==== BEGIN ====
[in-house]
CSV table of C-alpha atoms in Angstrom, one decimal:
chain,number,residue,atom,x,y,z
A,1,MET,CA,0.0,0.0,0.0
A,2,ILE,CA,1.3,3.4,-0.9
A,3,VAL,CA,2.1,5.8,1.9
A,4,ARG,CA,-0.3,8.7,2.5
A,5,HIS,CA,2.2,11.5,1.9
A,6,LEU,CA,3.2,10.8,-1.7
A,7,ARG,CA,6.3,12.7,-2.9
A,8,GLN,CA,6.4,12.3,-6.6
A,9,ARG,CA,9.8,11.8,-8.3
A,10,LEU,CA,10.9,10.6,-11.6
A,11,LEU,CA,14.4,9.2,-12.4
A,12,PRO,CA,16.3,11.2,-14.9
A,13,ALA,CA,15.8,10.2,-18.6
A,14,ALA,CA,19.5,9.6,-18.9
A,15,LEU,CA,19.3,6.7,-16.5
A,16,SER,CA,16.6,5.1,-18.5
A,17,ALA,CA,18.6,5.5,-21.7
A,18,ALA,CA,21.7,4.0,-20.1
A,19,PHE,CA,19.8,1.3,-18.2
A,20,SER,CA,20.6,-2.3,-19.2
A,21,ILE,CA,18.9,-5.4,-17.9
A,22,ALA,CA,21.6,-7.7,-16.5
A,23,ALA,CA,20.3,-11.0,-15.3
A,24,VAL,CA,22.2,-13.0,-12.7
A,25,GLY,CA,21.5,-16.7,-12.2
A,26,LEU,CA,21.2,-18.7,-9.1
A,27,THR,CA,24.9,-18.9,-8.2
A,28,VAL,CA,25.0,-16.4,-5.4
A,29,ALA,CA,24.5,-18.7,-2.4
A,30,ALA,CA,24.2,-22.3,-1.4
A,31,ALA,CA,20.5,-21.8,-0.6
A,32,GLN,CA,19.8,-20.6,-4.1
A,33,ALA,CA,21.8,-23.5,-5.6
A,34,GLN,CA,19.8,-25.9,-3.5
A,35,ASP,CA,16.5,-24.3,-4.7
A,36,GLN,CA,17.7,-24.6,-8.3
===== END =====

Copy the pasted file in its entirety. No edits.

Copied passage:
[in-house]
CSV table of C-alpha atoms in Angstrom, one decimal:
chain,number,residue,atom,x,y,z
A,1,MET,CA,0.0,0.0,0.0
A,2,ILE,CA,1.3,3.4,-0.9
A,3,VAL,CA,2.1,5.8,1.9
A,4,ARG,CA,-0.3,8.7,2.5
A,5,HIS,CA,2.2,11.5,1.9
A,6,LEU,CA,3.2,10.8,-1.7
A,7,ARG,CA,6.3,12.7,-2.9
A,8,GLN,CA,6.4,12.3,-6.6
A,9,ARG,CA,9.8,11.8,-8.3
A,10,LEU,CA,10.9,10.6,-11.6
A,11,LEU,CA,14.4,9.2,-12.4
A,12,PRO,CA,16.3,11.2,-14.9
A,13,ALA,CA,15.8,10.2,-18.6
A,14,ALA,CA,19.5,9.6,-18.9
A,15,LEU,CA,19.3,6.7,-16.5
A,16,SER,CA,16.6,5.1,-18.5
A,17,ALA,CA,18.6,5.5,-21.7
A,18,ALA,CA,21.7,4.0,-20.1
A,19,PHE,CA,19.8,1.3,-18.2
A,20,SER,CA,20.6,-2.3,-19.2
A,21,ILE,CA,18.9,-5.4,-17.9
A,22,ALA,CA,21.6,-7.7,-16.5
A,23,ALA,CA,20.3,-11.0,-15.3
A,24,VAL,CA,22.2,-13.0,-12.7
A,25,GLY,CA,21.5,-16.7,-12.2
A,26,LEU,CA,21.2,-18.7,-9.1
A,27,THR,CA,24.9,-18.9,-8.2
A,28,VAL,CA,25.0,-16.4,-5.4
A,29,ALA,CA,24.5,-18.7,-2.4
A,30,ALA,CA,24.2,-22.3,-1.4
A,31,ALA,CA,20.5,-21.8,-0.6
A,32,GLN,CA,19.8,-20.6,-4.1
A,33,ALA,CA,21.8,-23.5,-5.6
A,34,GLN,CA,19.8,-25.9,-3.5
A,35,ASP,CA,16.5,-24.3,-4.7
A,36,GLN,CA,17.7,-24.6,-8.3